In pursuit of 2017 budget, Pentagon sees danger everywhere

Citing dangers to US military dominance, the Pentagon’s top civilian and military officials pleaded with Congress to give them almost $600 billion in funding for 2017. Russia and China topped the list of challenges, with ISIS bringing up the rear.

Testifying before the defense subcommittee of the Senate Appropriations Committee on Wednesday, Defense Secretary Ash Carter and Chairman of the Joint Chiefs of Staff General Joseph Dunford made the case for a budget of $582.7 billion for the 2017 fiscal year, including the Overseas Contingency Operations (OCO) fund.

Carter described the “five evolving challenges” driving the Pentagon’s planning and budgeting for the near future, naming “Russia, China, North Korea, Iran, and terrorism.”

In the Asia-Pacific, “China is rising, which is fine, but behaving aggressively, which is not,” Carter said, citing Beijing’s land reclamation efforts in the South China Sea. “China is investing in capabilities to counter third-party – including the United States – intervention during a crisis or conflict,” Carter added.

Money-wise, fighting Islamic State (IS, formerly ISIS/ISIL) terrorists in Iraq and Syria remains one of the Pentagon’s priorities, with the requested budget for Operation Inherent Resolve doubling to $7.5 billion in 2017. However, Carter requested only $250 million for “enabling Syrian anti-ISIL forces” – down from $600 million requested for 2016 for a program that lawmakers have described as a “total failure.”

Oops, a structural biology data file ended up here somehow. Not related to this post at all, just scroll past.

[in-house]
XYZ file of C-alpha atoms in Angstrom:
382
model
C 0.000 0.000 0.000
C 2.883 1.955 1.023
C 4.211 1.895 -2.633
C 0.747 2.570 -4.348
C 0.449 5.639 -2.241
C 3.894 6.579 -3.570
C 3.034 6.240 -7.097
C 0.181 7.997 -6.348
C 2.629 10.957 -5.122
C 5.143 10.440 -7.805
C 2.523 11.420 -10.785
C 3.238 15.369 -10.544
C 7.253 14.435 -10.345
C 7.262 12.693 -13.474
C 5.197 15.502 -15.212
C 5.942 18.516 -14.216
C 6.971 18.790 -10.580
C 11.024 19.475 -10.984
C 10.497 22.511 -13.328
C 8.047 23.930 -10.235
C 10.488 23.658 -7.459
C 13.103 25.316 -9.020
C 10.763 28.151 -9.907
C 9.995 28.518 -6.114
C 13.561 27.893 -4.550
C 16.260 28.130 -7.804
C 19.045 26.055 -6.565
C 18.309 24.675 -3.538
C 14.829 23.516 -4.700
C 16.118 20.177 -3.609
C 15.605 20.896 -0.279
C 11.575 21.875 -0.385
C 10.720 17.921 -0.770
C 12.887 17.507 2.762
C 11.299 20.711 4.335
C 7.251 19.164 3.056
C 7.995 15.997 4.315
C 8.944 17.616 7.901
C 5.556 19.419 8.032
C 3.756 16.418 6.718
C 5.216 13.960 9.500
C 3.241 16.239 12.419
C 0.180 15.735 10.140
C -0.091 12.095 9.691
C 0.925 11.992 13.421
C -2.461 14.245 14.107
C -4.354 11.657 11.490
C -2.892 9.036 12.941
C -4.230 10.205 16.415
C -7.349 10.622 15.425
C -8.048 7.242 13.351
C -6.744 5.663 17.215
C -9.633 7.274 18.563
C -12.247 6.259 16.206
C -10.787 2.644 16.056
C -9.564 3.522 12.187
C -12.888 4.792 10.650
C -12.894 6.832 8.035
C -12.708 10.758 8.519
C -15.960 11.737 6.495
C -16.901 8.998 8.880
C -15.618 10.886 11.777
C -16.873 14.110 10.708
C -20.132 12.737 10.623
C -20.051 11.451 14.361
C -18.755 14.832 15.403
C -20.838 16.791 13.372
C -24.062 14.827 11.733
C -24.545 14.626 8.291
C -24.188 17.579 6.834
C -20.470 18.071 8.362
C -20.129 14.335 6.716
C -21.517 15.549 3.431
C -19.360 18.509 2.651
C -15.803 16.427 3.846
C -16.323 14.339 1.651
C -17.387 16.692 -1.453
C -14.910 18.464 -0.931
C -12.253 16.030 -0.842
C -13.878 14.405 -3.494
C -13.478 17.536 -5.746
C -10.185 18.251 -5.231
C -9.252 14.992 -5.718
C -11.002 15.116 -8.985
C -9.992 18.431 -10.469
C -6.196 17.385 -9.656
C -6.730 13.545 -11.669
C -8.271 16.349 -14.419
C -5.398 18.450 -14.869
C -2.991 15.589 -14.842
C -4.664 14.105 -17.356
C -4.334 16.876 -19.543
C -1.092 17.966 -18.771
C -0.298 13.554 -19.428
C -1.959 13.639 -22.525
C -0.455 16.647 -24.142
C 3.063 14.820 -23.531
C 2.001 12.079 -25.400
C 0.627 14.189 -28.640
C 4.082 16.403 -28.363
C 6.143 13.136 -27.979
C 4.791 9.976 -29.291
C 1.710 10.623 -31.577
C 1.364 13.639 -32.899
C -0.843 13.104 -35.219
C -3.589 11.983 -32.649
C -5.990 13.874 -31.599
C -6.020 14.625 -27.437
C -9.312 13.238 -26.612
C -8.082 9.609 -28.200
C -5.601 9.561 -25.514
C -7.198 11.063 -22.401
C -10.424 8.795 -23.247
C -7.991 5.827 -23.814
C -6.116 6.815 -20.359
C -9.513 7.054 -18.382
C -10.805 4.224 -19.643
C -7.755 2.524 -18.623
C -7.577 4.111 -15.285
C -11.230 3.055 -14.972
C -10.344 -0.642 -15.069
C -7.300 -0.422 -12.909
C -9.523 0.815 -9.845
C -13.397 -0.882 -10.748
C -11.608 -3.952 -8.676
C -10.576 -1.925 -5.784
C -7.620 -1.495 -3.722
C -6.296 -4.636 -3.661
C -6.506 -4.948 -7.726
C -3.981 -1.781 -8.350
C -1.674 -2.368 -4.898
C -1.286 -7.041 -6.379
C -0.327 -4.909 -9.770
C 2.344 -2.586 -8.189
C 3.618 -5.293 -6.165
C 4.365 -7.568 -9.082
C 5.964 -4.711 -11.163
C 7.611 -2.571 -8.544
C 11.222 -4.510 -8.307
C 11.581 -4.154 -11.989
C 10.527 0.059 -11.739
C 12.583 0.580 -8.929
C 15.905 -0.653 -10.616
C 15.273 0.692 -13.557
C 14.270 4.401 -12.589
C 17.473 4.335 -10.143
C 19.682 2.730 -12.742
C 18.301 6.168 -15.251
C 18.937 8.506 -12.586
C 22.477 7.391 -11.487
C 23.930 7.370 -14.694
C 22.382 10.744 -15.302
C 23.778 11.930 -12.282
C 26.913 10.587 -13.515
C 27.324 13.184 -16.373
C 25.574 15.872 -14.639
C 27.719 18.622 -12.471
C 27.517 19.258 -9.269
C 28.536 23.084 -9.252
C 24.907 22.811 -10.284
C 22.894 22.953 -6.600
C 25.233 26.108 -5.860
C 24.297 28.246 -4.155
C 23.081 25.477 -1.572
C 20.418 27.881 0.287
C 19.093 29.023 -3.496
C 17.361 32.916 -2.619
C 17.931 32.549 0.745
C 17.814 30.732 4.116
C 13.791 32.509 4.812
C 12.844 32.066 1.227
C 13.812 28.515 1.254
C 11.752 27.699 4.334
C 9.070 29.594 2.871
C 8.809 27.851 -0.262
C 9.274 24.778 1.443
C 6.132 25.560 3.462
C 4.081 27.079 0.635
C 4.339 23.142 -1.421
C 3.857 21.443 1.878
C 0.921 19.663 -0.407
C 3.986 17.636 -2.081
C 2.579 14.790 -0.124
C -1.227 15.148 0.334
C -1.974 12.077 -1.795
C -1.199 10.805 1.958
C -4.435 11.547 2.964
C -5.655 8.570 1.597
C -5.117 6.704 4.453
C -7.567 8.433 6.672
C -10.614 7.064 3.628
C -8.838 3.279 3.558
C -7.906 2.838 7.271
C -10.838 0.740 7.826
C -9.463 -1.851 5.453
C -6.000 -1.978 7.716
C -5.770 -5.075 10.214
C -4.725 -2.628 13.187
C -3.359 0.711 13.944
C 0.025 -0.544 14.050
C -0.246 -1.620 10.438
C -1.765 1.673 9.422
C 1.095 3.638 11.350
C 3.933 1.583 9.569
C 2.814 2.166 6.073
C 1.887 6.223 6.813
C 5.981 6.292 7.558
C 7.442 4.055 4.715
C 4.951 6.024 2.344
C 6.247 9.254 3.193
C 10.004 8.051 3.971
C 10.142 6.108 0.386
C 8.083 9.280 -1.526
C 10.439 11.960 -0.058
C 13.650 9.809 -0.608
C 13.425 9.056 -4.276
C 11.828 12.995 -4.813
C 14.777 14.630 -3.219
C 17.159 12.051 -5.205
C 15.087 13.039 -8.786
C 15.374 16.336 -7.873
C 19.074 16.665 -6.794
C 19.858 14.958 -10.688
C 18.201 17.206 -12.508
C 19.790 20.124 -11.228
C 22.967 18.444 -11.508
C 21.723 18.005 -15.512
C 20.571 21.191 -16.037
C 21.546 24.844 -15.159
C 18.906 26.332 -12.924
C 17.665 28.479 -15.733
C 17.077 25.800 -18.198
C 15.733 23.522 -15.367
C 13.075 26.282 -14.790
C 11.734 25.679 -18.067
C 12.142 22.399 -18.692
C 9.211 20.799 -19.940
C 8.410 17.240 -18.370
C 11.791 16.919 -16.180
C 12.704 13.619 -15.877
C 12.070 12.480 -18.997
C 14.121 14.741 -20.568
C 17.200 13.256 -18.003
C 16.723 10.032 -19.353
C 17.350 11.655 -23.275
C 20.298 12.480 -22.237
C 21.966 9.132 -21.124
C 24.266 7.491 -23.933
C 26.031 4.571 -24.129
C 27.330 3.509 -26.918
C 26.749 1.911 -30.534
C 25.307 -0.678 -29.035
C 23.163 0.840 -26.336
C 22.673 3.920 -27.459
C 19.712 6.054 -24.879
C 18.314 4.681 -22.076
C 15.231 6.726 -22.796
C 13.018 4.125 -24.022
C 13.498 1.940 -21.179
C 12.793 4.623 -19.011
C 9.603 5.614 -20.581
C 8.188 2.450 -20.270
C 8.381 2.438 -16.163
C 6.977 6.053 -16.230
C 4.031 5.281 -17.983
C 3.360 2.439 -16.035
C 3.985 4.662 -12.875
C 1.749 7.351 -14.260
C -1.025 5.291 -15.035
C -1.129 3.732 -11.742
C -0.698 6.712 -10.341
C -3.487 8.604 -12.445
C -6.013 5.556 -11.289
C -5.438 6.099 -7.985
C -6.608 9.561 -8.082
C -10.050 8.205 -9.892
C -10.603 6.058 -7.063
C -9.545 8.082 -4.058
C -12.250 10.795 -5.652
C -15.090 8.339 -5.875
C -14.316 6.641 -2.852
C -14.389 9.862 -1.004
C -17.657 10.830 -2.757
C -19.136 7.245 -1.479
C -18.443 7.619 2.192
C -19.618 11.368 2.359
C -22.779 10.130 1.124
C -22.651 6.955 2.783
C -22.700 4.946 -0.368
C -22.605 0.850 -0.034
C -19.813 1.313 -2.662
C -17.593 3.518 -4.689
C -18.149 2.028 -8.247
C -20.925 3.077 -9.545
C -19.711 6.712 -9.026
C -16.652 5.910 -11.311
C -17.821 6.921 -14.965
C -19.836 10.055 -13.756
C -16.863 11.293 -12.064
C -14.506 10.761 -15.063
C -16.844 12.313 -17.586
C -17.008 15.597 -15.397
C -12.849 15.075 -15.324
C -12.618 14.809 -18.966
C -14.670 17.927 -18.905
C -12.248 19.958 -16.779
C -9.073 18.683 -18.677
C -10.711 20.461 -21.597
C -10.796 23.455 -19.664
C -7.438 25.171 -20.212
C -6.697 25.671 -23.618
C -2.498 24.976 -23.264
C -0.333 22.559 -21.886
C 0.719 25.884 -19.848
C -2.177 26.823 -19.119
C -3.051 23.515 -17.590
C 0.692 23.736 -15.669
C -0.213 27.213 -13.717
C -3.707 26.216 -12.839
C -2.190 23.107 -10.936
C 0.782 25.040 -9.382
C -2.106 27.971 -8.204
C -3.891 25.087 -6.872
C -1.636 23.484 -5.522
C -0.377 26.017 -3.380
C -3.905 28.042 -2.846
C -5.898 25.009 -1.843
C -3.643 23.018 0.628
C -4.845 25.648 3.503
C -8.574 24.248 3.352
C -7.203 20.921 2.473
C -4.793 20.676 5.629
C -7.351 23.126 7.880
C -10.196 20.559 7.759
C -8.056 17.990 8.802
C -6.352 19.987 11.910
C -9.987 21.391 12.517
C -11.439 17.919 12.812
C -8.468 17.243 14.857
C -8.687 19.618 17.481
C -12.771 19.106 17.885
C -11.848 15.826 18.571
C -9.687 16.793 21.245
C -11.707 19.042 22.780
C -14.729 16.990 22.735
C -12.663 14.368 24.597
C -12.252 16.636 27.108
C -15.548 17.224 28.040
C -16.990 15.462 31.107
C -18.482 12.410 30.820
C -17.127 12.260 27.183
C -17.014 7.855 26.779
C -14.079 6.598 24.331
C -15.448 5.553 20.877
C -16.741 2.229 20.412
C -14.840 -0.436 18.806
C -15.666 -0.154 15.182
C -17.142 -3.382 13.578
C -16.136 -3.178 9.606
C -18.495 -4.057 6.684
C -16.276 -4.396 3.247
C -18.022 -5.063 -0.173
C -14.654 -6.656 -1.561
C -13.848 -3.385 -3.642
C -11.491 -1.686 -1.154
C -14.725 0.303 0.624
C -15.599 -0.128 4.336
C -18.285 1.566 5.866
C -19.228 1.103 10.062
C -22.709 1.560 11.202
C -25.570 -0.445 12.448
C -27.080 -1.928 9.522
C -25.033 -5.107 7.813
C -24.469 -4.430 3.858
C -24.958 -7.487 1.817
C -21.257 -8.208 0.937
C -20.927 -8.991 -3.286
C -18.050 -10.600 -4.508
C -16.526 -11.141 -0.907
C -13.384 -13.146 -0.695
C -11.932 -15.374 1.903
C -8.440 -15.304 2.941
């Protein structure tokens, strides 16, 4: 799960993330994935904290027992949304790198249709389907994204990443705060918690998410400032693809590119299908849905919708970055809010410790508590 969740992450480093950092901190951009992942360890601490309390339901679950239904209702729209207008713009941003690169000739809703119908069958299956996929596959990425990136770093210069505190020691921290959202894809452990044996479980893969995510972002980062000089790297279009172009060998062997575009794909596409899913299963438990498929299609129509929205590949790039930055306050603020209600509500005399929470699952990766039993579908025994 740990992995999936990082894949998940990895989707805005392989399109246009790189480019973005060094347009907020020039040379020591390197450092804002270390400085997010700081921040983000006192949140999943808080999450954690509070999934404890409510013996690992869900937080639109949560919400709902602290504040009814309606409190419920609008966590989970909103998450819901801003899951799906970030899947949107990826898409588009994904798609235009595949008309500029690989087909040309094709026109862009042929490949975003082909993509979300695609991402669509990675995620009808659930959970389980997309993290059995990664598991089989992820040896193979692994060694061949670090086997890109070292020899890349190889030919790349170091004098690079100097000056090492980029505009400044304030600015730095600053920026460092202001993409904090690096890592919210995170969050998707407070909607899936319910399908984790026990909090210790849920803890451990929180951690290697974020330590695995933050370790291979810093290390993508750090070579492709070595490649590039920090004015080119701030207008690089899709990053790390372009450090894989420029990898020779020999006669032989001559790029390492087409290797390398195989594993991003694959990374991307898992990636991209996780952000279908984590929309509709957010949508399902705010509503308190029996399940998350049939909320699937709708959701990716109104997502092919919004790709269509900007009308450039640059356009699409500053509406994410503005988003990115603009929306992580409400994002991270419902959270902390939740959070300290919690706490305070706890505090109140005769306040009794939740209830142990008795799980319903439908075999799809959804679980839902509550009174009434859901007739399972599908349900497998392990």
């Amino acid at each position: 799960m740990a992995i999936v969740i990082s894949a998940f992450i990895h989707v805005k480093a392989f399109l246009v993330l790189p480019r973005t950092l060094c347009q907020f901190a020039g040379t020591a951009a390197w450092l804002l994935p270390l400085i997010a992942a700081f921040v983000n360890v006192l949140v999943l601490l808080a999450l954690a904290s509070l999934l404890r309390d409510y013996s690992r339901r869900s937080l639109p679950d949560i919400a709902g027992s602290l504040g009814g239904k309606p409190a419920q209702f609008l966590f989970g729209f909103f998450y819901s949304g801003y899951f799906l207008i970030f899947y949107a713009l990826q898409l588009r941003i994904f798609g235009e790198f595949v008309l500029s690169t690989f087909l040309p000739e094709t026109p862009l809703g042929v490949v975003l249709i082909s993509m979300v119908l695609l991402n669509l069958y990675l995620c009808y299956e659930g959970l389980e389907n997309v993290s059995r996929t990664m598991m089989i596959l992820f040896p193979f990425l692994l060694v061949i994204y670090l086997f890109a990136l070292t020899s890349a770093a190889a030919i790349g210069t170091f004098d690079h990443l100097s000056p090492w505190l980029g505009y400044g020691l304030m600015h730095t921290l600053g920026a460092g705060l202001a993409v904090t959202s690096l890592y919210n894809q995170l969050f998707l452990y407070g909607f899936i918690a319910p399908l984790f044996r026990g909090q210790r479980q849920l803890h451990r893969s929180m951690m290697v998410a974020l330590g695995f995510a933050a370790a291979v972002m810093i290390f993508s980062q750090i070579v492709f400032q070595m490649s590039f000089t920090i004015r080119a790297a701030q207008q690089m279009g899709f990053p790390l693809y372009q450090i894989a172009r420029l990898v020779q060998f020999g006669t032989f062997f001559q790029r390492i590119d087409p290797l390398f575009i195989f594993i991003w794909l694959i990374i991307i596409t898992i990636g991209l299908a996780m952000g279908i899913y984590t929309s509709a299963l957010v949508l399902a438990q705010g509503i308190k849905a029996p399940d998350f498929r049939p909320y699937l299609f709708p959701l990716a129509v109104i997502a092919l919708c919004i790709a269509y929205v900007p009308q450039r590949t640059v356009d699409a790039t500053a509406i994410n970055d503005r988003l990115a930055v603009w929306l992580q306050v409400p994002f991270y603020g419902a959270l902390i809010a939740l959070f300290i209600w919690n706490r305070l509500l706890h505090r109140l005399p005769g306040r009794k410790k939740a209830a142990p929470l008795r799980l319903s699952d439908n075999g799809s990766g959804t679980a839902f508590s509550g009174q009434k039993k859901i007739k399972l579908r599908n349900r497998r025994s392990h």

On the other hand, the budget requested for beefing up US presence in Europe has been more than quadrupled to $3.4 billion. Carter said this was necessary to reassure NATO allies in face of what he called Russian aggression in Ukraine, Georgia and Moldova.

“We have a lot of concerns about Russia,” Carter said, citing Moscow’s alleged expertise in “hybrid warfare.”

Rather than giving the Russian aerospace forces credit for helping the Syrian government defeat IS in Aleppo and Palmyra, Carter accused Moscow of “pouring gasoline on a civil war, fueling the very extremism Russia claims to oppose.”

General Dunford gave Russia credit for “increasingly sophisticated military capabilities and doctrine,” and called it a “peer competitor” to the US in cyberspace. It was his explanation of the US military’s mission that put the fear of Russia – and China – into context, however.

The US armed forces “must be capable of simultaneously defending the homeland while waging a global counterterrorism campaign, deterring potential aggressors, and assuring allies,” Dunford told lawmakers, while possessing such overwhelming capabilities that US troops are never sent into a fair fight.

Billions and billions of dollars will be required to fulfill that tall order. However, unless Congress can head off the spending cuts mandated by the sequestration policy, the Pentagon might face $100 billion in cuts between 2018 and 2021, “which would introduce unacceptable risks,” Carter warned.

Carter also took a jab at the House Armed Services Committee’s markup of the defense budget, which seeks to divert about $18 billion from the warfighting OCO fund “and spend that money on programmatic items we didn’t request.”